MONDAY, April 12, 2010 (HealthDay News) -- Eating a diet high in vegetables, fish, fruit, nuts and poultry, and low in red meat and butter may reduce the risk of Alzheimer's disease, new research finds.
Researchers asked more than 2,100 New York City residents aged 65 and older about their dietary habits. Over the course of about four years, 253 developed Alzheimer's disease.
Those whose diets included the most salad dressing, nuts, fish, tomatoes, poultry, cruciferous vegetables (such as cauliflower and broccoli), dark and green leafy vegetables, and the least red meat, high-fat dairy, organ meat and butter had a 38 percent lower risk of developing Alzheimer's than those whose diets included fewer fruits, vegetables and poultry and more red meat and high-fat dairy.
"Following this dietary pattern seems to protect from Alzheimer's disease," said senior study author Dr. Nikolaos Scarmeas, associate professor of neurology at Columbia University Medical Center in New York City. But he added that "this is an observational study, not a clinical trial," meaning that researchers cannot say with certainty that eating a certain way helps prevent the disease.
The study was published online April 12 in the Archives of Neurology, and will appear in the journal's June print issue.
While similar to the well-known Mediterranean diet, the diet that seemed to be beneficial in this study is not identical because researchers didn't want to restrict themselves to considering only one culinary tradition. The Mediterranean diet included nine food groups; this study included 30, Scarmeas said.
The foods in those 30 groups are those that impact a list of seven fatty acids and nutrients, which previous research has associated with Alzheimer's disease risk. The nutrient combination included: saturated fatty acids, monounsaturated fatty acids, omega-3 fatty acids, omega-6 fatty acids, vitamin E, vitamin B12 and folate.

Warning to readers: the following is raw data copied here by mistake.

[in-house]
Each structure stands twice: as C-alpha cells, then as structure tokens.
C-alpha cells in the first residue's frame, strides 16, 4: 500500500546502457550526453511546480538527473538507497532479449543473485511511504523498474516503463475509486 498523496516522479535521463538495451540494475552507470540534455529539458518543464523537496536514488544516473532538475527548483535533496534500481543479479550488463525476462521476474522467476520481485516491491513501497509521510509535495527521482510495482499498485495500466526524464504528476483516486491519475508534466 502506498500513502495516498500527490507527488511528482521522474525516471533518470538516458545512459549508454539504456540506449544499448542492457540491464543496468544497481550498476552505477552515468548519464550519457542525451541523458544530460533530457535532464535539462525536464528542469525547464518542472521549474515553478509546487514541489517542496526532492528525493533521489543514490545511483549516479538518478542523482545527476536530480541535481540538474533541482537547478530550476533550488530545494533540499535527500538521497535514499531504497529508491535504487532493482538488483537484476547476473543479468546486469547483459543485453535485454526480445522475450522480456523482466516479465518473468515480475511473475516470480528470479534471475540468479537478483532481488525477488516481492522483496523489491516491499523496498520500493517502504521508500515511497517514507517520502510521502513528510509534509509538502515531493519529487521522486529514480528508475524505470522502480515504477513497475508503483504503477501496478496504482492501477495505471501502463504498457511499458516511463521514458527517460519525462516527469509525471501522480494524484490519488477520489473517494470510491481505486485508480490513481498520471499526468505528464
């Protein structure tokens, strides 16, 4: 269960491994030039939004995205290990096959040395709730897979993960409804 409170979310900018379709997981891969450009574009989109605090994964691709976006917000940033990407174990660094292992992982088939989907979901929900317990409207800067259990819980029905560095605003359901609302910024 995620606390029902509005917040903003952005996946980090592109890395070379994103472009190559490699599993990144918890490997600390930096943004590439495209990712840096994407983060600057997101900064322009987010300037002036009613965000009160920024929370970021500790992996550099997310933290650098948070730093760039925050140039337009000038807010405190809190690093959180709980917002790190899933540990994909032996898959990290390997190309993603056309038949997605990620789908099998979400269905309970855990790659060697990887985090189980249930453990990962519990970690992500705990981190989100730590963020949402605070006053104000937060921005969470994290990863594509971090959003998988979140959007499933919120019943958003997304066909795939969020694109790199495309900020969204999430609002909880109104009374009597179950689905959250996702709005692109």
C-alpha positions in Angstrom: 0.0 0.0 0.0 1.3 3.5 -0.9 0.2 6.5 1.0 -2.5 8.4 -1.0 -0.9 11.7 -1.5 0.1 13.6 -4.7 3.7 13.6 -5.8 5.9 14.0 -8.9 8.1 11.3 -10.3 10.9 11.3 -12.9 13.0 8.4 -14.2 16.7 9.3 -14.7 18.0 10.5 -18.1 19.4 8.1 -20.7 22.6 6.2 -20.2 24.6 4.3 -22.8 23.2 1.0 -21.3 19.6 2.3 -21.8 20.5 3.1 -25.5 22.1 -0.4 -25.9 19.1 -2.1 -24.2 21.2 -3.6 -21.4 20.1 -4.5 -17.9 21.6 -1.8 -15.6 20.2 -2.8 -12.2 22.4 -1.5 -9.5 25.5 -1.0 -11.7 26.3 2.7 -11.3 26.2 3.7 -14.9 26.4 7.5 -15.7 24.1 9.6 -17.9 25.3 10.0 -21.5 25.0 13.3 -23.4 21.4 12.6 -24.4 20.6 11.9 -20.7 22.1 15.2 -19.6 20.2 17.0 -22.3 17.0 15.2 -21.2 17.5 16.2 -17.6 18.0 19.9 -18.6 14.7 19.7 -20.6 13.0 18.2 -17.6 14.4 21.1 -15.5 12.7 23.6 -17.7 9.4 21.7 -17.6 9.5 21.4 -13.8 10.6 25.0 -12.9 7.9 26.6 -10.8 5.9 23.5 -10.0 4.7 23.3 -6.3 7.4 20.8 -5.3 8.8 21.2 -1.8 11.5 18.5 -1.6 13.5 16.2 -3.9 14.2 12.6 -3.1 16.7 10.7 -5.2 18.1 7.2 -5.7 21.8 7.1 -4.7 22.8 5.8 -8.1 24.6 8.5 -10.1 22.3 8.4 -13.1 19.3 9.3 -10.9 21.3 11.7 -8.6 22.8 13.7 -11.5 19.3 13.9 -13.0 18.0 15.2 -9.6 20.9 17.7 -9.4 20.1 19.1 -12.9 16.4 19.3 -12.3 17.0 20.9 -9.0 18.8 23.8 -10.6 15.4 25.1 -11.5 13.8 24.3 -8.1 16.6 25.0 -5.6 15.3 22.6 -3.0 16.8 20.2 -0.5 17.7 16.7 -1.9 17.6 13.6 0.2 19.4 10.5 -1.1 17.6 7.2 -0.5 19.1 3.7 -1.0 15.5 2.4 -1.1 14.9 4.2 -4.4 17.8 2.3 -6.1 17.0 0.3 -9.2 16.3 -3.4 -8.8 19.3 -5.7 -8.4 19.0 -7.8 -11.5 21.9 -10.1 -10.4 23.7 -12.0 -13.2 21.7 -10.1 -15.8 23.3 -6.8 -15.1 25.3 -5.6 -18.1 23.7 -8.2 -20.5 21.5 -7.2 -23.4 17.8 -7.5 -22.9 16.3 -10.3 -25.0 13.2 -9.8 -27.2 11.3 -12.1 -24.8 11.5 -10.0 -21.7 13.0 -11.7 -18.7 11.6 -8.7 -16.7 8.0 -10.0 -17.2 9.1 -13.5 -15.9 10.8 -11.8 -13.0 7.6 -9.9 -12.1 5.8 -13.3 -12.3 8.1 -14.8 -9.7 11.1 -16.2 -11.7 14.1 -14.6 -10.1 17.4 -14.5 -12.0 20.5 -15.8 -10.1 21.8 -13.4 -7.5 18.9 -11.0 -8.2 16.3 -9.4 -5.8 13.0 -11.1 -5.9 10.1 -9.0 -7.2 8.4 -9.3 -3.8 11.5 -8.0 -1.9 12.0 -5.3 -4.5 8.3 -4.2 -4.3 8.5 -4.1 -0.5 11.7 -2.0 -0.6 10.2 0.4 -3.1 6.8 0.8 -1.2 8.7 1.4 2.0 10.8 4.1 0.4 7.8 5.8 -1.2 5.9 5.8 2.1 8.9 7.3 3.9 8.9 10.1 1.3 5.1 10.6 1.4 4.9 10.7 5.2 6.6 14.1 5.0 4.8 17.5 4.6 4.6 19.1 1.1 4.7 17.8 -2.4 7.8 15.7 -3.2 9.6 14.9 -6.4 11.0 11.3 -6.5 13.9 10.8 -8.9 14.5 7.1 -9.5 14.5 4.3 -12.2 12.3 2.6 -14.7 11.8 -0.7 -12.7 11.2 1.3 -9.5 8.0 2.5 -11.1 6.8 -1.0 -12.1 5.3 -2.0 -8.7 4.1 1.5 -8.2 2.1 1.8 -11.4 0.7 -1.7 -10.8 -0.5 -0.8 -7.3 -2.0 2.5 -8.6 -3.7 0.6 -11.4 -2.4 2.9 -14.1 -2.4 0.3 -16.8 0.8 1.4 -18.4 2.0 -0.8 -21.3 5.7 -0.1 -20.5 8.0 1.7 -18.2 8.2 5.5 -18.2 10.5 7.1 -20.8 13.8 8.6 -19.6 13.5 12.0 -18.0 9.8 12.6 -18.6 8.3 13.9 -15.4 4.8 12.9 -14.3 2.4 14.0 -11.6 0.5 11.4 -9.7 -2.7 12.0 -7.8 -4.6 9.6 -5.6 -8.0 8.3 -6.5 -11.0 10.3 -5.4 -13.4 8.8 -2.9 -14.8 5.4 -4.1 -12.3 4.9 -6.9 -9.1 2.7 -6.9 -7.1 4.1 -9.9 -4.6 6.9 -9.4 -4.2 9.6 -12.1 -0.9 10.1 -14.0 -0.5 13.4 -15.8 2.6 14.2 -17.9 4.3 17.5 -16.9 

"We found there was a combination of foods that affected the levels of these fats and vitamins, and by doing so, also affected the risk for getting Alzheimer's disease," Scarmeas said.
The researchers controlled for demographic factors such as age, education and ethnicity; genetic factors; smoking, body mass index and other medical conditions.
Dr. Samuel Gandy, a neurologist and cell biologist at Mount Sinai School of Medicine in New York City, said the findings are consistent with other epidemiological studies that have found that people who stick to a diet that is good for the heart also have a lower risk of Alzheimer's disease.
"Everything that increases the risk for heart disease -- high cholesterol, obesity, high blood pressure, uncontrolled diabetes -- all of these things also increase the risk for Alzheimer's," Gandy said.
The reasons for the connection are not fully understood. One possibility is that factors that impact the health of the blood vessels throughout the body may also impact the health of the blood vessels in the brain.
Doctors used to believe there were two separate causes of dementia: vascular dementia, due to blood vessel disease; and Alzheimer's disease, a neurodegenerative process. "We now know that most people with dementia have some of both," Gandy said.
Still, while eating a "heart healthy" diet is probably a good idea and certainly can't hurt, what's not clear is just how much, say, broccoli a person has to eat to see benefits, Gandy added.
As for other lifestyle habits that can lower risk of Alzheimer's, exercise is the only intervention that has been demonstrated to be beneficial in randomized clinical trials, Gandy said.
A second study in the April issue of the same journal found that people with Alzheimer's disease lose lean mass as the disease progresses. Lean mass includes weight from the bones, muscles and organs.
People with Alzheimer's often lose weight unintentionally. The weight loss often begins prior to noticeable memory loss, according to background information in the article.
Researchers from the University of Kansas School of Medicine in Kansas City, assessed the body composition in 70 people aged 60 and older with early-stage Alzheimer's disease and 70 without the disease. Participants also had their brains scanned using MRI and neuropsychological testing.
Those with Alzheimer's disease had less lean mass, as well as decreases in the volume of the brain and white matter.
"Our data are consistent with other studies suggesting that brain pathology may contribute to decline in body composition, perhaps by disrupting central nervous system regulation of energy metabolism and food intake," the study authors wrote.
The Alzheimer's Association has more on diet and dementia.
SOURCES: Nikolaos Scarmeas, M.D., associate professor, neurology, Columbia University Medical Center, New York, N.Y.; Samuel Gandy, Ph.D., M.D., Mount Sinai Professor in Alzheimer's Disease Research, Mount Sinai School of Medicine, New York, N.Y.; April 2010, Archives of Neurology
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